Rama Krishna Sangem
August 12 is observed as World Elephants Day. This day, all nature and wildlife lovers reflect and review the status of elephants on the planet. Interestingly, India is one of the 14-15 countries in the world where elephants are in their natural habitats – jungles. For the rest of the world, these rare and beautiful animals are found either in zoos or in movies.
India accounts for around 30,000 elephants – of the total 50,000 elephants in the world. So, imagine how lucky and special we are. Most of our elephants are in the South India – parts of Andhra Pradesh, Tamil Nadu, Karnataka and Kerala, while Assam, Odisha, Jharkhand, Bengal and some northern states too account for them. Indian Wildlife Protection Act 1972’s Schedule 1 recognizes elephant are National Heritage Animal.
But actual work to protect them began two decades later – from 1991-92 only. The Centre has declared as many as 33 elephant parks in these states, besides taking welfare measures to conserve them. There are also, according to an estimate, close to 2,000 elephants in captivity – means various temples and other heritage trusts keep them. The government has also laid down norms for such people and institutions – for captive elephants’ welfare.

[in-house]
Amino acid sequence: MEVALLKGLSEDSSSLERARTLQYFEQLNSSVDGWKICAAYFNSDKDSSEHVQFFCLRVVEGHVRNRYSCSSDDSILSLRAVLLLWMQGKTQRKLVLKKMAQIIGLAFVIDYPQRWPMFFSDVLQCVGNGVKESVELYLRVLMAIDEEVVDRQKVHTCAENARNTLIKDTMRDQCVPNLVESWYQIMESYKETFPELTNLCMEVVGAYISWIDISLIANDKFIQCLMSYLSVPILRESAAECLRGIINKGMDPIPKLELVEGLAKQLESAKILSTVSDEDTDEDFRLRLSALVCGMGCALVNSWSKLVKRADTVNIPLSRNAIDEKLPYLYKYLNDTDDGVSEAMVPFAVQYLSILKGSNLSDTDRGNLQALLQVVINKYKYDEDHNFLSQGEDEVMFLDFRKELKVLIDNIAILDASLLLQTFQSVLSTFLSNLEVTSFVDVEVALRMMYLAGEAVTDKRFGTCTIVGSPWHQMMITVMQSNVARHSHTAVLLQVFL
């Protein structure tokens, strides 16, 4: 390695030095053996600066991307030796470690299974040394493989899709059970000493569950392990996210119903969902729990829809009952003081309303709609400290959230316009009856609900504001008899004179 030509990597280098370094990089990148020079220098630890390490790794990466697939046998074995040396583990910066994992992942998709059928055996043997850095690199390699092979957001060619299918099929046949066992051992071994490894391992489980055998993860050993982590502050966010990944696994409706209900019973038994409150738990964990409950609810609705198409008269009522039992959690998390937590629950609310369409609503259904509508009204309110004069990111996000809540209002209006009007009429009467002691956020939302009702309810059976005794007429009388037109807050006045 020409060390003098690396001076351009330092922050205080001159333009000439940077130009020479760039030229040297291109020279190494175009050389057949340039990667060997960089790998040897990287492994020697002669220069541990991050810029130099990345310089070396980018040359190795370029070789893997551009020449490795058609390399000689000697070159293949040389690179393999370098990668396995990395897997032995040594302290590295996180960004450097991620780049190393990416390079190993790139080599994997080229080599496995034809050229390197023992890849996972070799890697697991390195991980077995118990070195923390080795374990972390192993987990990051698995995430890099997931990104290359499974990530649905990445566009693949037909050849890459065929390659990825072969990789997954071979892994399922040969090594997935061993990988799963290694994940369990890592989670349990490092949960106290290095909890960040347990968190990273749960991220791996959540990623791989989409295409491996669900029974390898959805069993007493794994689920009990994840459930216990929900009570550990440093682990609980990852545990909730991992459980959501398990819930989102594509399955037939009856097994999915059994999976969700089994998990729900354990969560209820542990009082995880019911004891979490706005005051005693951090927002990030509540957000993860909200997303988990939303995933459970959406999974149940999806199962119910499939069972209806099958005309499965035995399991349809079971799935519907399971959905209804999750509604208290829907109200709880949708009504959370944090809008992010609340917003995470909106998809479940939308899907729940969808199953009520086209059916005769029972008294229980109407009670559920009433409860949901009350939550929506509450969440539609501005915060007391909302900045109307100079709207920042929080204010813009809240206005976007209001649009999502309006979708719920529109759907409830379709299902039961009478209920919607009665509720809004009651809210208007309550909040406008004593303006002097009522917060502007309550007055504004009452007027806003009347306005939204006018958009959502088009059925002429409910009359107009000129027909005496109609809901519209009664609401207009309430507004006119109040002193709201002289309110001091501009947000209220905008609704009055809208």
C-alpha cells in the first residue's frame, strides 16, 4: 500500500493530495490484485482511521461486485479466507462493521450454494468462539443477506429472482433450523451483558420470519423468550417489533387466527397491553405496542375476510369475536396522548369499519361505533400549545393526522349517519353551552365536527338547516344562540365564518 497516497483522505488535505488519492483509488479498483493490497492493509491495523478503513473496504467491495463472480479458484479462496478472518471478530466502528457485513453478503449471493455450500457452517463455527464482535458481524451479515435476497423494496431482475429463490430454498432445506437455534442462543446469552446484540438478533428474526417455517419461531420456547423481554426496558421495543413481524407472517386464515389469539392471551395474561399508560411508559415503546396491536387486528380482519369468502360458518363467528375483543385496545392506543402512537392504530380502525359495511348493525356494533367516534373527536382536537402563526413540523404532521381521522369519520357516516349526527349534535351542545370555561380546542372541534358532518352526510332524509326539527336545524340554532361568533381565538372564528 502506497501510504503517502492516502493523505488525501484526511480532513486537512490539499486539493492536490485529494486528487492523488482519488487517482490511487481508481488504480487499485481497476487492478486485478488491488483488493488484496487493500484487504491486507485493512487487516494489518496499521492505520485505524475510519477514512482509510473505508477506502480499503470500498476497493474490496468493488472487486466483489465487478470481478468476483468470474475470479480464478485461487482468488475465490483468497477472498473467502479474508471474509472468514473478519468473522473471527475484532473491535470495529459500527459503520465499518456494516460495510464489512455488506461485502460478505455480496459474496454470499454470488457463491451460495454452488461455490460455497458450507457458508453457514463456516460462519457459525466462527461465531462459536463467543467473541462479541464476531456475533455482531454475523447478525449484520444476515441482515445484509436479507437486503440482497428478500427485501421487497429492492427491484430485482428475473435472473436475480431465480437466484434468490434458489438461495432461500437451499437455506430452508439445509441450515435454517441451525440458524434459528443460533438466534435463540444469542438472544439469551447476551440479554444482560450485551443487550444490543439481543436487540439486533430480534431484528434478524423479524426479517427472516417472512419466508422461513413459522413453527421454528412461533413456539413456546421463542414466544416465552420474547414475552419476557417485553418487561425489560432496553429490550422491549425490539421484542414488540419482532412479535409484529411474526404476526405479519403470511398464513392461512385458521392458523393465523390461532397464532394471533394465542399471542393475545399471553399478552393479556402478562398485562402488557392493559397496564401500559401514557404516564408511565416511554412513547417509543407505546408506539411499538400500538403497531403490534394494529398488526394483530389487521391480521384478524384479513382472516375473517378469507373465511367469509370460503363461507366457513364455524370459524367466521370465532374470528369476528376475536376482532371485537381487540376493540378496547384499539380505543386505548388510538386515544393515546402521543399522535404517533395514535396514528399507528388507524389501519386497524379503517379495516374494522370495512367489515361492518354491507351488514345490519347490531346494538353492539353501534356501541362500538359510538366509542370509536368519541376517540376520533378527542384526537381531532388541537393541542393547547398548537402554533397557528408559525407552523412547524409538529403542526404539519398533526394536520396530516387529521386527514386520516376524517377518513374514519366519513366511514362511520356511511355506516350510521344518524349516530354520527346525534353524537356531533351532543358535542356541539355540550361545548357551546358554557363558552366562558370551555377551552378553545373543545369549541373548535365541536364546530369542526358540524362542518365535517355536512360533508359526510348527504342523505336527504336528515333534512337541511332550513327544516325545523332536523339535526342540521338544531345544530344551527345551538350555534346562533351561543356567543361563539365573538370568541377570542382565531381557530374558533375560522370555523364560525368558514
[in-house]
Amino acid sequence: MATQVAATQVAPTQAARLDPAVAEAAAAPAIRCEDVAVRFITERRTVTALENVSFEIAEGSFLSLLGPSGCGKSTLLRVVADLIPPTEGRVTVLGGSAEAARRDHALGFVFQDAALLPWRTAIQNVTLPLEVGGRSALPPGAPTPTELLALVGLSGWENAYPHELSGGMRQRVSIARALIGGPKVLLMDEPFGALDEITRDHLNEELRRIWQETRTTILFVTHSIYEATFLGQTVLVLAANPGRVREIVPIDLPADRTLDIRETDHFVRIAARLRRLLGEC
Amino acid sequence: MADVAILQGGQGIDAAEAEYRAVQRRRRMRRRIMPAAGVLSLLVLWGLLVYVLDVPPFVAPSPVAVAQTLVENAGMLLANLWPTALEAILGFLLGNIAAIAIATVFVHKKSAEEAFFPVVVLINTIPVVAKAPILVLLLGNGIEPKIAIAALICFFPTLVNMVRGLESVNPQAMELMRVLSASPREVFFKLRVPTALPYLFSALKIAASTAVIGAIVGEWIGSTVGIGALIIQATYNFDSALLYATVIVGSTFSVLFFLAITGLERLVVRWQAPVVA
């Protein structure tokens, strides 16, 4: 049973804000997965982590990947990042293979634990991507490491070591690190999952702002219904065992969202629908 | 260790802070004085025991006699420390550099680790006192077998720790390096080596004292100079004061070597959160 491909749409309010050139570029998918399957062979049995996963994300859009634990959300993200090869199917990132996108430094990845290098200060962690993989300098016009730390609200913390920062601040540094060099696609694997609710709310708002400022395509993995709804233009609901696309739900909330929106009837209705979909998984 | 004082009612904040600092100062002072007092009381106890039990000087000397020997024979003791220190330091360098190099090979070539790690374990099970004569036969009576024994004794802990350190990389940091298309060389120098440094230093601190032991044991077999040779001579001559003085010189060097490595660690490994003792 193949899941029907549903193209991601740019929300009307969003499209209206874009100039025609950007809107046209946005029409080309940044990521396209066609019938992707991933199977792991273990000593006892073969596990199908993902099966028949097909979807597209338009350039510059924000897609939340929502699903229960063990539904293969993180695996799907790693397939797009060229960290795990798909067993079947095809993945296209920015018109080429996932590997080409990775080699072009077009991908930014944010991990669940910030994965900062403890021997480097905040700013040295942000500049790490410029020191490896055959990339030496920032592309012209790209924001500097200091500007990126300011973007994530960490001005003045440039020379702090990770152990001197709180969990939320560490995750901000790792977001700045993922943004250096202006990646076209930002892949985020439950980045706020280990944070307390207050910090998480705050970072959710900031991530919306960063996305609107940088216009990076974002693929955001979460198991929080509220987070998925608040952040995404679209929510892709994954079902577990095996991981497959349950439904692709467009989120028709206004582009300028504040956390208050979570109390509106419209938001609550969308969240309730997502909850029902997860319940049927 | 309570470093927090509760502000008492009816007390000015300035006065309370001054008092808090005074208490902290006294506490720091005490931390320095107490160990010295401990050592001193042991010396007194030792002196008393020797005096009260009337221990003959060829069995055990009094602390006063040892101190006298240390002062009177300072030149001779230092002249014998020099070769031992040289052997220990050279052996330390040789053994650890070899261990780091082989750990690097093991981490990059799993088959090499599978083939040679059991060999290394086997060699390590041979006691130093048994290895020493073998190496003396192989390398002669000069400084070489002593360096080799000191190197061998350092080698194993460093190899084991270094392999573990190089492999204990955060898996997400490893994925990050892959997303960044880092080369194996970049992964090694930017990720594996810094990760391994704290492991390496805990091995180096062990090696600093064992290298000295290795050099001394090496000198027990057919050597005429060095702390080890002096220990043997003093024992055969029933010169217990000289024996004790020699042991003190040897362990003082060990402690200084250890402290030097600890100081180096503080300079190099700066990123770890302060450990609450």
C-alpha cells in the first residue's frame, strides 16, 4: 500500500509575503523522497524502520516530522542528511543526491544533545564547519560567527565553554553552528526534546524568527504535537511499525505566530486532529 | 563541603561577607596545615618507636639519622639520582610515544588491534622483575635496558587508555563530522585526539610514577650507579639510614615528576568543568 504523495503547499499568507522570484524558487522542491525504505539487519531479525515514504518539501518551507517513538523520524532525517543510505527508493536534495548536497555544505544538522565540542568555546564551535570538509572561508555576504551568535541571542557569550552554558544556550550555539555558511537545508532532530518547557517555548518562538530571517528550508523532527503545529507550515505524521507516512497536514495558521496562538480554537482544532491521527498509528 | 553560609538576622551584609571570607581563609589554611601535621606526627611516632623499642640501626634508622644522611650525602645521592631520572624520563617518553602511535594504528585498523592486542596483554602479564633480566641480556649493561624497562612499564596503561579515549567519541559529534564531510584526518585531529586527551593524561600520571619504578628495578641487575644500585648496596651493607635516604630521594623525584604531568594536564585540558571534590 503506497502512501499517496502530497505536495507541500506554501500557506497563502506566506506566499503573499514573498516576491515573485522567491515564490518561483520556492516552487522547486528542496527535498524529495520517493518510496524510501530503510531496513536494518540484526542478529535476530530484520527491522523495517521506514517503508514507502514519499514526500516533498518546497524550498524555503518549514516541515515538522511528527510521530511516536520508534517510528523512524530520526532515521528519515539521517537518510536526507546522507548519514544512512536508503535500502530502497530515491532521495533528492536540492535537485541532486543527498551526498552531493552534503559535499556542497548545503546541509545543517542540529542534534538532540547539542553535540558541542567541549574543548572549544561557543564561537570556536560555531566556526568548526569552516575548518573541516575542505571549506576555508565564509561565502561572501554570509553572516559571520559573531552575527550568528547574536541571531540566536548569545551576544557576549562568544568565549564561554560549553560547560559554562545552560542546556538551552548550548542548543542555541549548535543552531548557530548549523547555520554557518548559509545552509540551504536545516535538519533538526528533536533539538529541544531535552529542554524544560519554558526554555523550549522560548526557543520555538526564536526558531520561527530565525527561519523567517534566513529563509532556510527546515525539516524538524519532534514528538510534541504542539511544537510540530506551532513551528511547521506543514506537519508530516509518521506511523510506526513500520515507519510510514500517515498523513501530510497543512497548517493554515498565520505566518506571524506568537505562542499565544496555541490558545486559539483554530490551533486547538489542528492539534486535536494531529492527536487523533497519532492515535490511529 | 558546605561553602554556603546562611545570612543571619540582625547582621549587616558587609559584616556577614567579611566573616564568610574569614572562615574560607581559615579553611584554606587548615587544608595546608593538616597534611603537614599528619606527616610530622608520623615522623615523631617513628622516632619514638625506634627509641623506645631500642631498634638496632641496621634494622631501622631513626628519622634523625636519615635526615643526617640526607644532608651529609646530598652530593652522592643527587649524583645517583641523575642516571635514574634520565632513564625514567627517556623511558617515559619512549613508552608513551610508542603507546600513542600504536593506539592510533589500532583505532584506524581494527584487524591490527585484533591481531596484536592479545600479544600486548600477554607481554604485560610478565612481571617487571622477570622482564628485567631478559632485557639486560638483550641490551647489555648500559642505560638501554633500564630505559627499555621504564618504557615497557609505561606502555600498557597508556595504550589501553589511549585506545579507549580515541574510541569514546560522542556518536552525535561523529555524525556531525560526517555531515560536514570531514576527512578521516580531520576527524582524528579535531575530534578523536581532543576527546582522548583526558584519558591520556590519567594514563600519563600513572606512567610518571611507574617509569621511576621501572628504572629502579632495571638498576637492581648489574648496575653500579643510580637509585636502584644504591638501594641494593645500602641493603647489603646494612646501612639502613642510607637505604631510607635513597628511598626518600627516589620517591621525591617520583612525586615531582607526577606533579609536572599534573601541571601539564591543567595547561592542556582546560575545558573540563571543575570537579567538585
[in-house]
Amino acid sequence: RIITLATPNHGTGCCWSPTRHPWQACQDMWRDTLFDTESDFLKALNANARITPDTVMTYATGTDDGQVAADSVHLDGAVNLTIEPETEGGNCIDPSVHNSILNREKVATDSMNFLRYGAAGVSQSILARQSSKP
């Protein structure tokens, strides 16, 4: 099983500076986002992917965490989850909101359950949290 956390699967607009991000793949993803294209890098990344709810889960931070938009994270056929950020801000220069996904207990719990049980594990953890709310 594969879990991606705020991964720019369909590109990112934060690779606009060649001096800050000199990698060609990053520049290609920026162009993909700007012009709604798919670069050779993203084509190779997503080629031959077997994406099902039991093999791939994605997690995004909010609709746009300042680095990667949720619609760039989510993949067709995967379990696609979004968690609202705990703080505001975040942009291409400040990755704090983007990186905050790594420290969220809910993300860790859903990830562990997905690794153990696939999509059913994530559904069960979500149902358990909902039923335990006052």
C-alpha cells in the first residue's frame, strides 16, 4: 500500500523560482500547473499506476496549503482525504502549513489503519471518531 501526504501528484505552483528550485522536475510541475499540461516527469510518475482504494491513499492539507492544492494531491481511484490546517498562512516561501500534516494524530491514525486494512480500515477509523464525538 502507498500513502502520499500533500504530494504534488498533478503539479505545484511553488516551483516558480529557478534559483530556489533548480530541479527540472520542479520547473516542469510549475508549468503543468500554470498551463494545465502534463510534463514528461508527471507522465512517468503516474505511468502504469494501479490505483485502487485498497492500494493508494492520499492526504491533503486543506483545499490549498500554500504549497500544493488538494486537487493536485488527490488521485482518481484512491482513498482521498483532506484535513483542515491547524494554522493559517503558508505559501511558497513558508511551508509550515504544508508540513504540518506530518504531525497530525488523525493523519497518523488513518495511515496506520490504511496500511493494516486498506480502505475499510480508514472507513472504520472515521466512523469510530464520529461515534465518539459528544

Sadly, they are most targeted animals
Elephants in India are worshiped. They are treated as symbol of Lord Ganesha or Vinayaka. They are revered as court animals of kings and emperors. Still they are most targeted animals in jungles – by hunters and poachers. Due to their value for ivory, some traders hire poachers to kill elephants through various measures – poisoning to electrocution and gunning down.
We see many elephants die while crossing railways tracks, hit by trains, and vehicles on the highways that pass through their elephant parks. Elephants are intelligent and social. They live and move around in herds. Elephants are matriarchal – led by mother elephants. If they see their babies dying due to human acts, they try to take revenge too.
We love Cheetahs. We are importing them from abroad. But, our country is natural home for elephants. Indian or Asian India elephants are different from African elephants – with bigger ears and curly tusks. They are the surviving species of now extinct huge mammoths. Even Indian elephants with an average height of 2.5 meters are majestic and magnificent. Let us save and conserve them.
Good to see, Union Environment and Forests Minister Bhupender Yadav today wrote in some national media on the steps taken by the government to protect our elephants. We also wish our BRS Rajya Sabha MP Santosh too takes some initiatives to save our valuable elephants, through his Green India Challenge campaign. Santosh is also a member of parliamentary committee on environment, forests and climate change.
Good to see his tweet on Saturday, saying: “Rallying everyone this #WorldElephantDay to #ProtectOurJumbos! These gentle giants symbolize strength, honour & patience. Let’s pledge to break the chains, stop poaching & forest a kiner wold for them, their survival is our responsibility”.. #SaveTheElephants. Good message from the young MP!